A mere £1,000 can protect a fishery from otter attacks

Fishing clubs could protect their fisheries from otters for less than £1,000. That’s the message from an enterprising group of anglers who managed to shut out the predators for good with a ‘DIY’ fencing solution costing a fraction of the amount being quoted in the public domain.

It has been widely publicised that materials for otter fencing typically cost around £9 per metre, meaning most of the country’s cash-strapped angling clubs will struggle to afford the estimated £800 to £1,200 needed to protect each acre of their lakes.

But the enterprising members of Market Rasen Social Club AA have succeeded in cancelling the otter threat for far less.

“We installed a three-wire electric fence around our 4.5 acre lake and it cost £800 between all of us,” explained club member Brian Hankins.

“In the past we lost carp to 28lb to otters, but in the three years since we put up our DIY fence we’ve not lost one. It might not be a solution for everyone but it certainly worked for us,” he added.

Brian and his fellow club members kept the cost down by salvaging much of the raw materials needed, and gave up many hours of their spare time for work parties to install the barrier through woodland surrounding the venue.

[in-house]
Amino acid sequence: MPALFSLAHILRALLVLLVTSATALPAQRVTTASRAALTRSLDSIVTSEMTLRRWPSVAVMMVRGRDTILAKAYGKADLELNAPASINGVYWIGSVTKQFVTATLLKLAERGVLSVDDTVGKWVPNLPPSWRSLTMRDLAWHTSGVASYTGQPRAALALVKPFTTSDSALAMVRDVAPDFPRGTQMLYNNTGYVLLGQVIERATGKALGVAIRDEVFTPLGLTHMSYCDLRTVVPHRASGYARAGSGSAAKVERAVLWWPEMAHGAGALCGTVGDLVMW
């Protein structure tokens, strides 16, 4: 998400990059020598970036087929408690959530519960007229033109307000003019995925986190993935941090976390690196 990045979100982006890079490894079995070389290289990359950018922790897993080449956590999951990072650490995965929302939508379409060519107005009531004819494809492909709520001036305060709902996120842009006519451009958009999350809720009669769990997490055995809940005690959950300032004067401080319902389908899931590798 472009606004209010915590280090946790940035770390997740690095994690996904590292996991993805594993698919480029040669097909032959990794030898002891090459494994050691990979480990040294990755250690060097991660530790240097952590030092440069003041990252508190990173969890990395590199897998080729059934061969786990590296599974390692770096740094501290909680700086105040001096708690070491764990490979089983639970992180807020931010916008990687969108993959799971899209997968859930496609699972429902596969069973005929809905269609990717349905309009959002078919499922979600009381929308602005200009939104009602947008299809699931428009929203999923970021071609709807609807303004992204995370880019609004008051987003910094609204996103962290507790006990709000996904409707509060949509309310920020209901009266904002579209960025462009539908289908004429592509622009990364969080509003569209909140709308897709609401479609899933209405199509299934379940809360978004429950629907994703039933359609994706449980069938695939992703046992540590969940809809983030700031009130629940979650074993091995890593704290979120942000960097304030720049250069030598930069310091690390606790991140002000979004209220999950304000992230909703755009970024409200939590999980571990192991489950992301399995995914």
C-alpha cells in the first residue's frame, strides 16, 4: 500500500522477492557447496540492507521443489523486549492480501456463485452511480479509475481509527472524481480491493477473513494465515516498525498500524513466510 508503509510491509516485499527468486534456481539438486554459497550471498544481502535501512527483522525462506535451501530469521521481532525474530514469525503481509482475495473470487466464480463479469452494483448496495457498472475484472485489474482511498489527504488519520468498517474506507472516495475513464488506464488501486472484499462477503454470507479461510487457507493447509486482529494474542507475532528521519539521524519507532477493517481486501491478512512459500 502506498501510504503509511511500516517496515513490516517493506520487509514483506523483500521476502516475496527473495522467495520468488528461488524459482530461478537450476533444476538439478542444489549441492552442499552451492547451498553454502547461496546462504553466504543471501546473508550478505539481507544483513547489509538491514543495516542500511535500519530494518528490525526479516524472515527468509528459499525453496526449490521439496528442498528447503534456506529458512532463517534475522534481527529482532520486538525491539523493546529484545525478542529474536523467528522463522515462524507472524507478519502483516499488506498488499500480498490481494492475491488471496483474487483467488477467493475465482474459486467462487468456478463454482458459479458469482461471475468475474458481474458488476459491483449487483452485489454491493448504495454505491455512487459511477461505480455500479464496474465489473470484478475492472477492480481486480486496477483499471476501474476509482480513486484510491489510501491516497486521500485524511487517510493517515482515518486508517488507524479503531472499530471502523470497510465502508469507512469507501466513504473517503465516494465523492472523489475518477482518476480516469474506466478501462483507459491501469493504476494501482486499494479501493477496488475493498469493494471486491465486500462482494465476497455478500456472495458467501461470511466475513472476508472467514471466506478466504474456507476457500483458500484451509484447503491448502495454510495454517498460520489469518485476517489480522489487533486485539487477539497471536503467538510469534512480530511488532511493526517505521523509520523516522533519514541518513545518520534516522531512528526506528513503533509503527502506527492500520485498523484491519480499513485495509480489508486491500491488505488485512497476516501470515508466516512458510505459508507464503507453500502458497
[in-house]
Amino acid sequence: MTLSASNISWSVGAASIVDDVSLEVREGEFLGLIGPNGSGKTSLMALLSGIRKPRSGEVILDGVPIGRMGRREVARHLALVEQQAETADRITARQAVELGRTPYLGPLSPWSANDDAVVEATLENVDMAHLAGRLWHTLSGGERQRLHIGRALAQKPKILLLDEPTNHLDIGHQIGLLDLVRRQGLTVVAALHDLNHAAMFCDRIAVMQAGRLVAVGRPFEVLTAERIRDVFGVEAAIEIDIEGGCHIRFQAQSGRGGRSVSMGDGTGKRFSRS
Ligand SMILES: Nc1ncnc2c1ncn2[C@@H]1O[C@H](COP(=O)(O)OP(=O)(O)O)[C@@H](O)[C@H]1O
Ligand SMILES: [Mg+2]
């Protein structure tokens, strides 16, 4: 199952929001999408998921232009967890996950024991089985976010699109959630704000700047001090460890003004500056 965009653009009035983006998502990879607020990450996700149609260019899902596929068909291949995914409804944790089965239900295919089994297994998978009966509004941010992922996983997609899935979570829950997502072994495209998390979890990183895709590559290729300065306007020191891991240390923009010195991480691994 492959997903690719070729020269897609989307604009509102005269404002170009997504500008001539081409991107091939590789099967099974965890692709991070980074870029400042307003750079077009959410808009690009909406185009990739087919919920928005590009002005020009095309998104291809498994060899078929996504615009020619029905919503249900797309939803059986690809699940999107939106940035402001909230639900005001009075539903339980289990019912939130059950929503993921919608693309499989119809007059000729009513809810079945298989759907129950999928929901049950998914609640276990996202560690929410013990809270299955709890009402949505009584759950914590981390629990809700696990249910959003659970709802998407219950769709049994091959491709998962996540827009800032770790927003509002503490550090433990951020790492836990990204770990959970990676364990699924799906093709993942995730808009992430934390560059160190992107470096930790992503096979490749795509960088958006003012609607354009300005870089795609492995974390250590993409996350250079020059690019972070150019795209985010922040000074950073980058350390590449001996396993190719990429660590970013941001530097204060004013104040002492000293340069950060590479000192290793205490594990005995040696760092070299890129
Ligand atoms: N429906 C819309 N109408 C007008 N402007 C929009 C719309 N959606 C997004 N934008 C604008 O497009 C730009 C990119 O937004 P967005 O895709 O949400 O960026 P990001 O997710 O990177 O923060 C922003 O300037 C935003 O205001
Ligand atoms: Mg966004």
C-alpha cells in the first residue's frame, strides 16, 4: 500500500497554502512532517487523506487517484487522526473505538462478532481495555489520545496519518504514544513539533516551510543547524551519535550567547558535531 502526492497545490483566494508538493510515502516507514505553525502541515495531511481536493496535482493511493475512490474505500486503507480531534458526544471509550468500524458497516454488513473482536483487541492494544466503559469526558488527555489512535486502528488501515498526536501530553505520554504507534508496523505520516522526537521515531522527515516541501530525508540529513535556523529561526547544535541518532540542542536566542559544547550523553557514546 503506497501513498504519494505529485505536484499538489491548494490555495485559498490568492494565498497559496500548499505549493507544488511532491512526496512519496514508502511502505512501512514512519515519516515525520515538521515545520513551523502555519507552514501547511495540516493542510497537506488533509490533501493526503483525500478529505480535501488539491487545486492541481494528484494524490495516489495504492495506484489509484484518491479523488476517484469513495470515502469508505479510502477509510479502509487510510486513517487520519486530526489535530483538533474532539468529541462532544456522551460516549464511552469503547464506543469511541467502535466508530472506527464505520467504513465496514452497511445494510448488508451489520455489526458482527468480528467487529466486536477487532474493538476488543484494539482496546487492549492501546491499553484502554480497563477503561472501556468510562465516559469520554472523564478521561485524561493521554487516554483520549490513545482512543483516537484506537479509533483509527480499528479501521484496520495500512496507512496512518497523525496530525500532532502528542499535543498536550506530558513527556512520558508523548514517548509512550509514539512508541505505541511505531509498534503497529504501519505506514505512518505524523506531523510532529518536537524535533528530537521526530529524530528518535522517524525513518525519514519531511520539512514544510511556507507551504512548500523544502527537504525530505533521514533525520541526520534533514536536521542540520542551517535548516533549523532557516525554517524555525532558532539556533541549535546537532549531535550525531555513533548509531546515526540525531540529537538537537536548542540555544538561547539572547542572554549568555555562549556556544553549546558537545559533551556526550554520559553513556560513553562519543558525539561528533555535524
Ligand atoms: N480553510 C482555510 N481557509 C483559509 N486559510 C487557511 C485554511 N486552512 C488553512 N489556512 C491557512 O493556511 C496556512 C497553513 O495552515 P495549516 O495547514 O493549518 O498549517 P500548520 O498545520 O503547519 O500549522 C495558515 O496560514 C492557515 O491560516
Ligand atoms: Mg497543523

Last year the Environment Agency earmarked just £100,000 to provide the most at risk public waters with grants to help cover fencing costs, with one of the lucky beneficiaries being Yarm AC, which fenced one of their lakes in County Durham.

“Otters absolutely ruined our five-and-a-half acre lake, eating around £6,000-worth of carp. It cost us around £14,000 to fence and the EA gave us a 50 per cent grant.

“It took a lot of badgering and phone calls to get the money but it was worth it. My message to other clubs who need backing is to keeping pestering the Agency. If you just sit back, you’ll get nowhere,” said Yarm AC secretary Richard Sidgwick.

Chris Burt, part of the Specialist Anglers’ Alliance project which researched otter fencing six years ago, believes that the EA needs to significantly boost the amount on offer to clubs, and also make the grant application more user-friendly.

“What the sport needs is for the Agency to formalize a national application process for grants. And unless they find substantially more funding they risk failing in their statutory duty to protect fish stocks and leaving anglers vulnerable to these government-sponsored predators,” he said.